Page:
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Japanese Encephalitis

By Dr Benedict Michael, NIHR Doctoral Research Fellow, University of Liverpool and Professor Tom Solomon, Chair of Neurological Science, Head of Institute for   Infection and Global Health, University of Liverpool and reviewed by Katherine Dodd, Specialist Registrar in Neurology


Epidemics of Encephalitis were described in Japan from the 1870s onwards, and Japanese Encephalitis virus was first isolated from a patient who died with the condition in the 1930s.  It is a small ‘Flavivirus’, named after the original Yellow fever virus (in Latin yellow = flavus). The flaviviruses are relatively new viruses, arising from a common ancestor 10-20,000 years ago and they are rapidly evolving and involving new areas.

Japanese Encephalitis virus is transmitted between small birds by mosquitoes, called ‘Culex’ mosquitoes. Additionally, when pigs are infected, they can make a lot of the virus and this can then infect a lot of mosquitos. Humans become infected by mosquitoes coincidentally and are not part of the natural cycle.

Japanese Encephalitis virus has always been recognised as a killer. Over the last 50 years it has spread relentlessly across South-East Asia, India, southern China, and the Pacific reaching Australia in 1998.  Culex mosquitoes are unavoidable in rural Asia, and almost everyone is exposed to the virus. Only about 1 in 300 people who are infected with the virus, get symptoms. This can range from a simple raised temperature illness to a severe brain infection (‘Encephalitis’), as well as causing paralysis of an arm or leg similar to that seen with polio. 


There are estimated to be 67,900 people with Japanese Encephalitis per year with a 20%-30% case-fatality rate and neurologic or psychiatric sequelae in 30%-50% of survivors. The actual numbers may become clearer with the application of new simple rapid diagnostic tests.   

Treatment and Prevention

There is no specific treatment for Japanese virus Encephalitis. Current management consists of treating the complications of the disease such as high fever and aches, low blood pressure, blood loss, convulsions (fits), or raised intracranial pressure.

The simplest preventative measure is to avoid bites from the mosquitoes that carry the virus. This means wearing long sleeves and trousers, especially during the evening when the mosquito bites and avoiding areas where stagnant water can be found as mosquito larvae need still water to develop.  For further protection use an insect spray containing at least 30% DEET (N,N-diethyl-3methlybenzamide) and sleep under bed-nets.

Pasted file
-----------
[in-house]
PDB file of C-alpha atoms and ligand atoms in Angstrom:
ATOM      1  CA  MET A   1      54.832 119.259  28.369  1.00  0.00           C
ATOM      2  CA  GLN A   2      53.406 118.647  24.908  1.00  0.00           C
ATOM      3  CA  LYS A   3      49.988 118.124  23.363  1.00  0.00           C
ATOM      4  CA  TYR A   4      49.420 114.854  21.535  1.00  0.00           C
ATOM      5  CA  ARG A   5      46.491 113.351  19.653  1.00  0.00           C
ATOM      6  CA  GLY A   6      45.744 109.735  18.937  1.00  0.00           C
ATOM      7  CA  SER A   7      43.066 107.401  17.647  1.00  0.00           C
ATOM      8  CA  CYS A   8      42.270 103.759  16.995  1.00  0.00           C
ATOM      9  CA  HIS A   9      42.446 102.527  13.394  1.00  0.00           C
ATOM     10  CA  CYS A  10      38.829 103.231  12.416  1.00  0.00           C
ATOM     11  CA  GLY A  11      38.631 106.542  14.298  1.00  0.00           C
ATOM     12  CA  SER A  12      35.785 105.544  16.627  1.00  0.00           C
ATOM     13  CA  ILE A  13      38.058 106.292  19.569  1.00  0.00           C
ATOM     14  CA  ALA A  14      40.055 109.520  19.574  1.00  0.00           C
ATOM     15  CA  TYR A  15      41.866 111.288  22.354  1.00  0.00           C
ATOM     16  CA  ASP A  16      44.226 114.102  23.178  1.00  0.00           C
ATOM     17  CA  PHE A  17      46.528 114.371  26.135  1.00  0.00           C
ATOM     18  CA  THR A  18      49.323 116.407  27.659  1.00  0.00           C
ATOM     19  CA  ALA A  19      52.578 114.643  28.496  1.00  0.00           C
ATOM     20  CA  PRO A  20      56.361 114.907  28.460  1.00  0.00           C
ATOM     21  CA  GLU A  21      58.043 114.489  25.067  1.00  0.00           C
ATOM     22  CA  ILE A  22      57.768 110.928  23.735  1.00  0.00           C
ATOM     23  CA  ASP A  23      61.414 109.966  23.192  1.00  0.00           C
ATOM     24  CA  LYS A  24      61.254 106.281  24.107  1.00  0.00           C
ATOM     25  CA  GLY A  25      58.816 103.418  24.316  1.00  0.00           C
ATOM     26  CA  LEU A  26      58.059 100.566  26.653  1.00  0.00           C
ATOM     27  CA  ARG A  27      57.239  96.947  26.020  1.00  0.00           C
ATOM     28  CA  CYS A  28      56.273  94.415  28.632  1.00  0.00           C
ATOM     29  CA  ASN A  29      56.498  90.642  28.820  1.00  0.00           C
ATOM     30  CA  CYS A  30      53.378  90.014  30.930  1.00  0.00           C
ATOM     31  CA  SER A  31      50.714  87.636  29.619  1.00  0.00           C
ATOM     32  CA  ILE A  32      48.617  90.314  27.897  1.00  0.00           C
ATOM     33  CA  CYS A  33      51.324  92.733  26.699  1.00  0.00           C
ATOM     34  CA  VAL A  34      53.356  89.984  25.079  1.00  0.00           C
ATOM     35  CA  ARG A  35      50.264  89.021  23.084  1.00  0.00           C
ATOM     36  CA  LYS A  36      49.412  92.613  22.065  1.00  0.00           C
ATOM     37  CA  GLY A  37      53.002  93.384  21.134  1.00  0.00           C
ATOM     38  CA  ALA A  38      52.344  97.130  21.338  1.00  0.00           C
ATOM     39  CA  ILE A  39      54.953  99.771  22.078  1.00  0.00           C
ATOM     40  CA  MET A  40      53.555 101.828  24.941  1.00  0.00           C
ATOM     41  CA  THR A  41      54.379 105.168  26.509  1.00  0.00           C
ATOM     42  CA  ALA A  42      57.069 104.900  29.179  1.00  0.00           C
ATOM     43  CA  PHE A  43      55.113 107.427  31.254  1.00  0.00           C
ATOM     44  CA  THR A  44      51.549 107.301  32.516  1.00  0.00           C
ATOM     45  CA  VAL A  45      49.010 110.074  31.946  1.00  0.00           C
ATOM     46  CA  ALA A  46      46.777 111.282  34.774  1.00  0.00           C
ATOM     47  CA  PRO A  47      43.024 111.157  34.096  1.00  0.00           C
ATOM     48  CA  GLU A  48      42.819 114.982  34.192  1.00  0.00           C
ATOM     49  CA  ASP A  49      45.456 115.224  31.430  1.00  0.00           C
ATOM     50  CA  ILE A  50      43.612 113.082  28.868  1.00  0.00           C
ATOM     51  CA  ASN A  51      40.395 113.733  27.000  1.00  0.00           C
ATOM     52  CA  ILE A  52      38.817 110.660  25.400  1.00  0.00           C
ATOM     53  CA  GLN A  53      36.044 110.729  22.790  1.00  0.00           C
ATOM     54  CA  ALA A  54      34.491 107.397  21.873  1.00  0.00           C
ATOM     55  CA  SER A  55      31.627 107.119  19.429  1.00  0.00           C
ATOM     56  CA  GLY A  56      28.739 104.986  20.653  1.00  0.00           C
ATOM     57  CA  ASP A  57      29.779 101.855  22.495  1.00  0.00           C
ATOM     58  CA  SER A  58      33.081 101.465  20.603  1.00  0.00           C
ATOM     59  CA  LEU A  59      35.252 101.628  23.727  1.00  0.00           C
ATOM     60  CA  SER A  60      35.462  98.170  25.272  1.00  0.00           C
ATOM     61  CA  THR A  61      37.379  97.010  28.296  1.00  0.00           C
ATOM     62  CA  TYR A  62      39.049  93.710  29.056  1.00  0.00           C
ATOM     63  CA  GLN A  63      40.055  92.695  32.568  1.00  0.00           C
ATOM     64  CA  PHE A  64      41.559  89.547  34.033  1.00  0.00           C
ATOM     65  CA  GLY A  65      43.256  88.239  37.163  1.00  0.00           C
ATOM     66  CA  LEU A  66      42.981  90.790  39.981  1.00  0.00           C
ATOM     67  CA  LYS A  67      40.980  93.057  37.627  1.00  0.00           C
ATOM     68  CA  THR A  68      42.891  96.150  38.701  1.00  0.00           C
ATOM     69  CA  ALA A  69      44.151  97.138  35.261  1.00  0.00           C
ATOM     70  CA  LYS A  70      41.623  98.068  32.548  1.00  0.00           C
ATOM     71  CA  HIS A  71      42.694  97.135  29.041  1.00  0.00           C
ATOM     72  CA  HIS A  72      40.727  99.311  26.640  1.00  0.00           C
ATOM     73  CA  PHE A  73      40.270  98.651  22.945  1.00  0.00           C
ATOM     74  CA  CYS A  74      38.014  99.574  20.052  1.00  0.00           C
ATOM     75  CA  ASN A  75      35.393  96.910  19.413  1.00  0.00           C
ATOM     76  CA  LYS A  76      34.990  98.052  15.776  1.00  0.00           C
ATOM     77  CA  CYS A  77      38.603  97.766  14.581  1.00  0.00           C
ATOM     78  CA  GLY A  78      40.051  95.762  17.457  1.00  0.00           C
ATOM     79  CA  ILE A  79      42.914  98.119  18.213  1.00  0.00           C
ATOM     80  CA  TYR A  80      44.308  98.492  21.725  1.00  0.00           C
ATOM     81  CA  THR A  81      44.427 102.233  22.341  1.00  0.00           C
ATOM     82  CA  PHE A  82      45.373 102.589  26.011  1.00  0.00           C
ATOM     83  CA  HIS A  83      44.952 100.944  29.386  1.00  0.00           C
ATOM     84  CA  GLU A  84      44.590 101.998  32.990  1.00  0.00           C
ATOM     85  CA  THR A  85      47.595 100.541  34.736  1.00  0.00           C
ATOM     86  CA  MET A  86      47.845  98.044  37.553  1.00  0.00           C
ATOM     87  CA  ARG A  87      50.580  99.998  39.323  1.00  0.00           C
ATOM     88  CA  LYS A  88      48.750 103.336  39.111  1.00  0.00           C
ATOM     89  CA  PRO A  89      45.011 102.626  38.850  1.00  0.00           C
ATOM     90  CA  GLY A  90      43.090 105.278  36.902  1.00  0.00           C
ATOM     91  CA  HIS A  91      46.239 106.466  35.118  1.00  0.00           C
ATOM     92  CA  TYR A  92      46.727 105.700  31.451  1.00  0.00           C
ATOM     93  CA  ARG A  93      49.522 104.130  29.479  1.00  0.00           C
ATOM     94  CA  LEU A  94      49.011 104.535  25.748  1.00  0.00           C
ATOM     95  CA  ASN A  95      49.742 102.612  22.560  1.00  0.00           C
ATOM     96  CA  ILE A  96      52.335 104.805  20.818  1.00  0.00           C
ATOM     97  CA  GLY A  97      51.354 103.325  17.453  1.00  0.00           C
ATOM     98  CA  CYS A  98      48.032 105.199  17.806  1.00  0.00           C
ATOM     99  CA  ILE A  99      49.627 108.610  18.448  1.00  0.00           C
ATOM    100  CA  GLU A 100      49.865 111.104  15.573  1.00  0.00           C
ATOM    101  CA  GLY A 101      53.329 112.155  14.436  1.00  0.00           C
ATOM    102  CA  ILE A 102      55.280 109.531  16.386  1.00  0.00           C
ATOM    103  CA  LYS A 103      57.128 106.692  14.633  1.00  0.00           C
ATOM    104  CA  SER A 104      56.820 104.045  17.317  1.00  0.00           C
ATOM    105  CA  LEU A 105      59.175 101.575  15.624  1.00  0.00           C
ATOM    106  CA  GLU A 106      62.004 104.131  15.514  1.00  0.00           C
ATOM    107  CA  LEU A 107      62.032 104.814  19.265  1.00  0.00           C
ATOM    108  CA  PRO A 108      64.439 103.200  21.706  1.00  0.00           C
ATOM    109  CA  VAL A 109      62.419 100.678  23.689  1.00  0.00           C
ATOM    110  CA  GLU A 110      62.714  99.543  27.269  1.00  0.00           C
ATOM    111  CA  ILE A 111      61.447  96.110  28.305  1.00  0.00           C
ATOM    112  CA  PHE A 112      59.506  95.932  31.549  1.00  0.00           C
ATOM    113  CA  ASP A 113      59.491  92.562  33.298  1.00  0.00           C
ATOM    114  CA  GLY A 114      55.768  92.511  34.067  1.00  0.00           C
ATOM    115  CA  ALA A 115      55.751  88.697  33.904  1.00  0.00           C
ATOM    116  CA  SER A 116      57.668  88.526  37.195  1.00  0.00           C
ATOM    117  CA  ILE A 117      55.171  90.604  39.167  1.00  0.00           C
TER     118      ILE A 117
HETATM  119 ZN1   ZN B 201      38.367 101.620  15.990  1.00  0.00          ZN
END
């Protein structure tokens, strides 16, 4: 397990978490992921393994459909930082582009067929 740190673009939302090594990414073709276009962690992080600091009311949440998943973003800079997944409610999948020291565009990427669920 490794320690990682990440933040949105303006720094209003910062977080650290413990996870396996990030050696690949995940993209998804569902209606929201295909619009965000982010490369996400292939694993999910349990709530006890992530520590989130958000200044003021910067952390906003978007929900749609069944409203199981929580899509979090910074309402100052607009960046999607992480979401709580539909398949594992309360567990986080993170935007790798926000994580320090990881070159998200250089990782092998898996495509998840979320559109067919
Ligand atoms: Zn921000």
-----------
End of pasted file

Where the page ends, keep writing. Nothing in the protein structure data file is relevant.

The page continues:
Several vaccines are now available for Japanese Encephalitis.  In the last few years routine vaccination has started to be given to local people in some countries such as China and India.Travellers are recommended to get the vaccination if visiting areas where Japanese encephalitis occurs. 

Future Research

Recent findings in Asia raise important issues about the spread and control of Japanese Encephalitis. It is thought to be spread by birds, but mosquitoes blown between Pacific islands may contribute too.  The majority of the 2.8 billion people living in affected regions of Japanese Encephalitis till do not have access to the vaccine. For them, the factors determining who, of all those infected with Japanese Encephalitis virus, develops brain or spine disease may be critically important. The contributions of the human immune response and different types of virus are currently being investigated, as well as blood “biomarkers” to help reach a faster diagnosis.

FS006V2Japanese Encephalitis Page Created: March 2002/Last Updated June 2014/ Review date: June 2017

Japanese Encephalitis Outbreaks

The Encephalitis Society is aware and deeply concerned at the high levels of death and morbidity as a result of Japanese Encephalitis throughout Asia every year.

It is our intention to work with the people at ground level in these countries to understand their needs and what can be done to reduce mortality, improve outcome in those that survive, and promote any preventative measures available.  This however will take time.  We are beginning by looking to make contacts in the areas worst affected with a view to building a picture of need and what interventions may reduce the burden caused by Japanese Encephalitis.  If you are able to assist in this, then do please contact us with your thoughts.